With this kind and simple gesture to a stranger, Dawn had stirred a memory for me. The God who calls me to remember has remembered me. It was as if he were telling me, "There, I have washed you clean."
We have a habit of drawing lines of distinction between the justly and the unjustly imprisoned. Not long ago, we were making that distinction between the two thieves at the cross with Jesus calling one good and the other bad. I can sort of understand that. Prisoners do not conjure up warm and sympathetic feelings in us, do they? And, yet, we are exhorted to remember those in prison as though we were there with them. Wouldn't it be easier to remember them far away--like a bad memory? Who wants to imagine themselves in prison? That's for bad people. We're not criminals!
The late Gerhard E. Frost, Bible teacher, seminary professor and author of "Journey of the Heart," said, "When we deceive ourselves into thinking that remembering means reciting or lecturing, we lose sight of the fact that remembering really means receiving."
So when Jesus calls us to remember at the table, we are being invited to receive him. In the same way, when we are called to remember those in prison, we are called to receive them as well. Together with Jesus at the table, you, the prisoner and I are brought by him into a relationship that breaks down all divisions of status, race and gender.
We remember that we, too, are in bondage to sin and cannot free ourselves. If we don't know that we are slaves to sin, how can the one who is the way, the truth and life make a difference?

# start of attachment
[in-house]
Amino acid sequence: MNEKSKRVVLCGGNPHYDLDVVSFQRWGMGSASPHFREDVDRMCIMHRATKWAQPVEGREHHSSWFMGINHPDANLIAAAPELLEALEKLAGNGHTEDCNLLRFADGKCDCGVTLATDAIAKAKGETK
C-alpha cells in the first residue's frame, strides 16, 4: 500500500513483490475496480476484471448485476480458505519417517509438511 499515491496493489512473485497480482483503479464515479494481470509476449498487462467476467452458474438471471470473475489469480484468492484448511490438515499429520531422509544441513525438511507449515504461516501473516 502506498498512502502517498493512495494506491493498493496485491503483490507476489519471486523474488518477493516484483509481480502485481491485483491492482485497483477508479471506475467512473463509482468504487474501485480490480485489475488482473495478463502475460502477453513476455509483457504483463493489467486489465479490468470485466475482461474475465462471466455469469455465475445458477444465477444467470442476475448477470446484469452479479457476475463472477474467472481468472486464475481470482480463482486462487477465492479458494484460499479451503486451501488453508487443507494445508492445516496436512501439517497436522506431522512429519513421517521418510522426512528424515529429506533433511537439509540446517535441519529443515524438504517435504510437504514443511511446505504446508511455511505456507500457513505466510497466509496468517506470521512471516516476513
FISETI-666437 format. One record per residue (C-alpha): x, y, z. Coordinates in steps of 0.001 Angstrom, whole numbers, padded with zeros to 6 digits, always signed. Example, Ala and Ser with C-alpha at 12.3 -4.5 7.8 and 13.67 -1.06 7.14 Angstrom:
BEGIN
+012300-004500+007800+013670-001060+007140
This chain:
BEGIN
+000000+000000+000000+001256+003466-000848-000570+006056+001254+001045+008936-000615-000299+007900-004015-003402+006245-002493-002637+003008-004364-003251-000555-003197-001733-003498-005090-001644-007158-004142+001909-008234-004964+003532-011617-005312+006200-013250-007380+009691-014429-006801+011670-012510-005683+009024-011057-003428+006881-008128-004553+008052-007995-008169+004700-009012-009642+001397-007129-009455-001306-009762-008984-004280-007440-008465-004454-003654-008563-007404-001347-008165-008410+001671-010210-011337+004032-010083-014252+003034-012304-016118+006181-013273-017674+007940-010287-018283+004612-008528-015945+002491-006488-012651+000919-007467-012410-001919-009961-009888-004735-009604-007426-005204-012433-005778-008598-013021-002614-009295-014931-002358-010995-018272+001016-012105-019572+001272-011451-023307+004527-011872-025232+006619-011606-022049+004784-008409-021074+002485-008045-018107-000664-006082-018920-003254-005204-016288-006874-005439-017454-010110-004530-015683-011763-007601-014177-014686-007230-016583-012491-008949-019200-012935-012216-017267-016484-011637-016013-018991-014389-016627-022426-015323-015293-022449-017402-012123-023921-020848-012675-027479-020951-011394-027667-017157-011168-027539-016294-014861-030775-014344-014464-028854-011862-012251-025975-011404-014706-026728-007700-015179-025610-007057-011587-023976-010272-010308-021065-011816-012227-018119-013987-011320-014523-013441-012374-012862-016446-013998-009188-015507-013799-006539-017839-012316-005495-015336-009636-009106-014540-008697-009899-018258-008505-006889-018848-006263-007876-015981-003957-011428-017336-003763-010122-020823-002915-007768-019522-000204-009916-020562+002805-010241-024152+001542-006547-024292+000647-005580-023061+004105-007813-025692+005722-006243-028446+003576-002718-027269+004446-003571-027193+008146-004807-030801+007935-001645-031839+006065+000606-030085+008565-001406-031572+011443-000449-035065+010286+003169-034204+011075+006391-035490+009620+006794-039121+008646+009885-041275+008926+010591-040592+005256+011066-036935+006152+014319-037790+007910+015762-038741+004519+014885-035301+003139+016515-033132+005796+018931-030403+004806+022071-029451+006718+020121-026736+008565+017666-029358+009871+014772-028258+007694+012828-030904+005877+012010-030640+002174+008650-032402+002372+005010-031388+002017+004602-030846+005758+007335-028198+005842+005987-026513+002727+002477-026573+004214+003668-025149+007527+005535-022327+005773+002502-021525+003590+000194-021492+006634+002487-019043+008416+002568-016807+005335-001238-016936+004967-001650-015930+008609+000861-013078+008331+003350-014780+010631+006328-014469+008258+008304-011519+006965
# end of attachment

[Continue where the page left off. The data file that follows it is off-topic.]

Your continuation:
We come to the table remembering our common expectations and experiences, our scars and losses, joys and sorrows. Every bit of our life that is wrought is brought ... and we remember.
At the table we remember the cross, marked on our foreheads, reminder of our mortality, and before which we stand in community beyond all boundaries and divisions. Then we can look at our brothers and sisters, receiving them in the spirit of Christ in whom there is no east or west, no free or slave, no man or woman.
More importantly, we remember those with whom Jesus stands in solidarity, those he called my brothers and sisters: the alien, the afflicted, and the prisoner. Transformed by the power of the Spirit that descended at Pentecost and descends upon us today, we step out perfected in love and justice.
The good news of Jesus Christ calls us to share his peace with all people, in all places and at all times. We can only remember those in prison as Jesus would have us remember them when we open ourselves to the Spirit's guidance.
Then, then the God, who blocks out our transgressions and remembers our sins no more and has remembered us today yet again, fills us with his peace.
Let us pray.
Lord, you call us to love all people. Sometimes it is hard to remember that you desire to draw all people to you. Our memories conveniently remember your people in the desert, but we forget our neighbors in prisons throughout our land and in the world. We have forgotten that we too were once prisoners of sin. We forget that you freed us from our own self-built prisons of indifference, racism, prejudice and injustice. Free us from all that would inhibit us from witnessing your liberating power. We pray in the name of the One who broke down all barriers, tore down all walls, Jesus our Lord. Amen.